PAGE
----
Business News Industry People Media Top Stories

Tributes flood in for Janice Long

By | Published on Monday 27 December 2021

A flood of tributes were posted yesterday and overnight from across the music and media industries for Janice Long, the DJ and presenter who has died, aged 66, after a short illness.

Long’s death was confirmed by her agent Nigel Forsyth, who told reporters: “Janice was a wonderful warm human being and exceptional broadcaster. She told a brilliant story and always made you roar with laughter with her sharp wit. She will leave behind her husband Paul and two children who she thought the world of”.

Long began her broadcasting career at BBC Radio Merseyside in her hometown of Liverpool in 1979. She then joined BBC Radio 1 in 1983, becoming the first woman to have her own daily show on the station in an era when pop radio in the UK was totally dominated by male DJs.

Her Radio 1 show and regular stints hosting ‘Top Of The Pops’ meant she became a prominent and popular BBC music presenter, though within the industry she was also seen as an important champion of new talent.

After leaving Radio 1, in 1989 she joined what was then known as Greater London Radio during a particularly innovative era for the BBC’s local radio station in the capital, which sought to bring new kinds of programming to the airwaves. Long then became actively involved in two other projects that sought to do the same, by launching commercial alternative music stations in both London and Liverpool, resulting in Xfm and the shorter lived Crash FM.

But Long rarely spent too much time away from BBC radio, presenting shows for a number of the broadcaster’s other national stations, including Radio 5, Radio 2 and 6 Music, as well as on its local stations, most recently hosting the evening show on BBC Radio Wales. Meanwhile, from February last year, she also hosted a weekend show on Bauer Media’s Greatest Hits Radio.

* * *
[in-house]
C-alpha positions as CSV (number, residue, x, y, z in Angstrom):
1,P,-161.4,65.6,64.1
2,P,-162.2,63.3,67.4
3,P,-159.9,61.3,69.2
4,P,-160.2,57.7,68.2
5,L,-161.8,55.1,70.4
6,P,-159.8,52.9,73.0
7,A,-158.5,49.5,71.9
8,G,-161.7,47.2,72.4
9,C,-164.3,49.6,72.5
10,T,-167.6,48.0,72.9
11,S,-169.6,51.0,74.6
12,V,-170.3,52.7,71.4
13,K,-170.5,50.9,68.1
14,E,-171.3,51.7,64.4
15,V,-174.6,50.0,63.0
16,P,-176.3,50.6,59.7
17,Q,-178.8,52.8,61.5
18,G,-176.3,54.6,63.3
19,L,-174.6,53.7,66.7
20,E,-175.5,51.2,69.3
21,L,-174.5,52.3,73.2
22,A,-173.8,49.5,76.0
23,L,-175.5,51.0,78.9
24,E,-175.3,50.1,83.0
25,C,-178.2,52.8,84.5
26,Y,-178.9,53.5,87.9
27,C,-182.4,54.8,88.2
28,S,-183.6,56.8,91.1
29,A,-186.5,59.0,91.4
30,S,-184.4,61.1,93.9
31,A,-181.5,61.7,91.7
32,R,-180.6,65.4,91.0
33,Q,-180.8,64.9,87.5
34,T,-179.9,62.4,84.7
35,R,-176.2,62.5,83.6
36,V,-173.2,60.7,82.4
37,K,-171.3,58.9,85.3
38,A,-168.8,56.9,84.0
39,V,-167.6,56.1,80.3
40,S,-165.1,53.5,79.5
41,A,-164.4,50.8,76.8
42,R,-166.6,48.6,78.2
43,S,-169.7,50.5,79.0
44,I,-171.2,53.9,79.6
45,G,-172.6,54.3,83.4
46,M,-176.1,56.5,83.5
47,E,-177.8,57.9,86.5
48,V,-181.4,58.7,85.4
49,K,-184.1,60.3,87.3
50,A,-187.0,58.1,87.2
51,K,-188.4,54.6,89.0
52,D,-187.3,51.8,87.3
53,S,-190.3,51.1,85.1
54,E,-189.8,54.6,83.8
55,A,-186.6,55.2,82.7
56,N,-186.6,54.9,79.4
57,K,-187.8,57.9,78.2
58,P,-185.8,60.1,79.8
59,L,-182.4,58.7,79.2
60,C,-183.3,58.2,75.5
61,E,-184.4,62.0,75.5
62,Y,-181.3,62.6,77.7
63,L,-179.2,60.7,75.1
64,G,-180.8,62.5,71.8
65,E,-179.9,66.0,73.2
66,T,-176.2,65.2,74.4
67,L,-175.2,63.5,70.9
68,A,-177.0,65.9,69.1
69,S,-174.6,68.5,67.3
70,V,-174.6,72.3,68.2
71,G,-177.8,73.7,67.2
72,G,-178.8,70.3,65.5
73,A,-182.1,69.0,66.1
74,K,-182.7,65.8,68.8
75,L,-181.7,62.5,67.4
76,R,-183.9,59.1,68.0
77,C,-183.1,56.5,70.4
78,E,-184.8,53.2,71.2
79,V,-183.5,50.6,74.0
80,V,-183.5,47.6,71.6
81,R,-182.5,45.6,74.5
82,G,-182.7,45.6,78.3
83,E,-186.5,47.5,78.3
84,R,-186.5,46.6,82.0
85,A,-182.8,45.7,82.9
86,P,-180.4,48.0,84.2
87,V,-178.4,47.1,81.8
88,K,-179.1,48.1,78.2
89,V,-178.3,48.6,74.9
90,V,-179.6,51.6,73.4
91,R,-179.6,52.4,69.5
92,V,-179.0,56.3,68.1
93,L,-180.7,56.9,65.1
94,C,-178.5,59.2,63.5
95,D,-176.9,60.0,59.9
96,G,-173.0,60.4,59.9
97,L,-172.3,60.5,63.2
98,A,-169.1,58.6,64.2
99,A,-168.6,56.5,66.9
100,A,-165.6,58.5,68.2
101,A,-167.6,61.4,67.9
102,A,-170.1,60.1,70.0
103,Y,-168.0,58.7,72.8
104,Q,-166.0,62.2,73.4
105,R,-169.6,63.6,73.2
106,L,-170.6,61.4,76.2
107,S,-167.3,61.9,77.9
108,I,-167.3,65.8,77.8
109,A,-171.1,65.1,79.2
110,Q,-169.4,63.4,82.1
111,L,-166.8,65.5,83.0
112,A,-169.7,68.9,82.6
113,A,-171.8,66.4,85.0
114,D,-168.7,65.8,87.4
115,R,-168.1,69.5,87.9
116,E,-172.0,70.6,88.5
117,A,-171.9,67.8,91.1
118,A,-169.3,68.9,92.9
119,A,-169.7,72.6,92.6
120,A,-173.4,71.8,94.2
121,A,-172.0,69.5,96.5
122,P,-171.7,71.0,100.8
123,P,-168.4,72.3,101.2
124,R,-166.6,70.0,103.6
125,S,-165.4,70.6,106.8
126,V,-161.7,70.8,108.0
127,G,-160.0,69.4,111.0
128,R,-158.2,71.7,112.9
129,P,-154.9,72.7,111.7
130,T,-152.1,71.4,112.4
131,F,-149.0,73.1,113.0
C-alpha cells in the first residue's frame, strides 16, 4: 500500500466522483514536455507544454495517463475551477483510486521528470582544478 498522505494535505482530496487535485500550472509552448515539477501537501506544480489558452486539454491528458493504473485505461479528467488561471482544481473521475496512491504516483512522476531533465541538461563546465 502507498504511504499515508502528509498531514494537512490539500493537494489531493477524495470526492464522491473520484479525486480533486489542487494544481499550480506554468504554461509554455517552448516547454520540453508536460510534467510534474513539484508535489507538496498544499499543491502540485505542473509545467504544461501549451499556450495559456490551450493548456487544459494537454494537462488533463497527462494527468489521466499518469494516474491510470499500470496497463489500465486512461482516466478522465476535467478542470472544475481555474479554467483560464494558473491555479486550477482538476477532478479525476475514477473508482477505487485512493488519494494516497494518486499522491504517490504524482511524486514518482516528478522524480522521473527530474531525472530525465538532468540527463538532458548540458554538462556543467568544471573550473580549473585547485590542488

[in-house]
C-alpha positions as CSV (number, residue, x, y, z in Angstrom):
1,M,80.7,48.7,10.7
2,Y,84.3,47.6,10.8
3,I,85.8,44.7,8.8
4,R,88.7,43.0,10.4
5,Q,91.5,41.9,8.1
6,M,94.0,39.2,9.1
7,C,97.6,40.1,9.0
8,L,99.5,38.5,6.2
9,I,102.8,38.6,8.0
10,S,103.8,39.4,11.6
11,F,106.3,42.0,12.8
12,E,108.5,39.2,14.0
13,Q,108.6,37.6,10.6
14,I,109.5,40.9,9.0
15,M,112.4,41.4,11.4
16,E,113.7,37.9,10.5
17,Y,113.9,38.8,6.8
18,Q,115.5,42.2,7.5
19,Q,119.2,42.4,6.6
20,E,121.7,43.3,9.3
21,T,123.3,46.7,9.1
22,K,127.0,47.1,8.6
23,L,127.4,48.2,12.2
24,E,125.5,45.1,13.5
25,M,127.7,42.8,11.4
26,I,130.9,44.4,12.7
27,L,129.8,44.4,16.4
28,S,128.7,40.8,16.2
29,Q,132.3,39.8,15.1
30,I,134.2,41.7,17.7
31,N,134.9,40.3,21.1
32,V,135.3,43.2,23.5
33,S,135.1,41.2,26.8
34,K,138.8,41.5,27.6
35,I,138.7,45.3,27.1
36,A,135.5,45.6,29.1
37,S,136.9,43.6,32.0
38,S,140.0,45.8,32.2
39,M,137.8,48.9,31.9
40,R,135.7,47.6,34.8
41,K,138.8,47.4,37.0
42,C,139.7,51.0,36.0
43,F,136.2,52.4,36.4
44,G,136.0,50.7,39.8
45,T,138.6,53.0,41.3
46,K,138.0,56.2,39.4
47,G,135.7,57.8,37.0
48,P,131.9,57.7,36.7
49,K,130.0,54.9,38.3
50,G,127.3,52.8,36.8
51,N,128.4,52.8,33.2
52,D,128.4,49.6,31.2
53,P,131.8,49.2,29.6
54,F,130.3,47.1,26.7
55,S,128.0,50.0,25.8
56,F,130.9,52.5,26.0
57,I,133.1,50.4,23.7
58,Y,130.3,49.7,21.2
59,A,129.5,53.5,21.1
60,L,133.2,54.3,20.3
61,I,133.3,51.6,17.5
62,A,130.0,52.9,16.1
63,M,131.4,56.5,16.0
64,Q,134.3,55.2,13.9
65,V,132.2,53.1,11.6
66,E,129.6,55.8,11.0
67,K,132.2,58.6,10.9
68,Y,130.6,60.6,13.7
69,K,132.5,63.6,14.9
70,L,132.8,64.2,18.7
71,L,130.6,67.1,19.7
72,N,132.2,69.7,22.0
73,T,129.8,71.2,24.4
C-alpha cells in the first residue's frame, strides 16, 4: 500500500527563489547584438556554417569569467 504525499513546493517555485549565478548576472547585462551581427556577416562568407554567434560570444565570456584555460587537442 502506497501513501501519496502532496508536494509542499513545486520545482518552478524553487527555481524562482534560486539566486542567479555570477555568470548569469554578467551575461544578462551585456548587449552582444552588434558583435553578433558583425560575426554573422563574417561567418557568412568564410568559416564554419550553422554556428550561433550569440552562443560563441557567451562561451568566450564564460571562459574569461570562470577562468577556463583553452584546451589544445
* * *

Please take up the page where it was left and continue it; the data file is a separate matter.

Among those paying tribute to Long yesterday was BBC Controller Of Pop Lorne Clarke, who said: “Everyone in pop radio was saddened to hear of the passing of Janice Long. She was long admired for her role as a talent spotter and new music champion, giving Frankie Goes To Hollywood and Amy Winehouse their first radio sessions, as well as lighting the way for female radio and TV presenters throughout the industry. We send our deepest condolences to her family and friends at this sad time”.

Meanwhile the Head Of BBC Radio Wales, Colin Paterson, added: “As a radio presenter her programmes were never about herself. For Janice, her broadcasting career was an opportunity to discover, share and champion music. There are few people who have done more to nurture new talent from music and the arts. She brought her passion for music to Radio Wales in 2017, supporting Welsh artists and Welsh language music ever since. We’ll miss her passion, her knowledge and her laugh. Our thoughts are with her many friends and her family who meant so much to her”.

Countless artists took to social media to also pay tribute, including those who Long supported early in their careers. As Clarke noted, that included Frankie Goes To Hollywood, who had plenty of critics at the BBC when they first started out, but who found a champion in Long.

On the band’s official Twitter, they stated: “First ever Frankie radio interview was conducted by her on ‘Streetlife’ on Radio Merseyside and she was the first to play us on the radio when she played the demo of ‘Relax’. Always had our back. Condolences to her family and loved ones. RIP x”.

Meanwhile, among the many people from the radio industry also paying tribute to Long was Annie Nightingale, one of the few other female voices heard on Radio 1 in the 1980s. She said on Twitter: “Sad and shocked to hear of the passing of my dear friend and colleague Janice Long. Deep condolences to her family and loved ones”.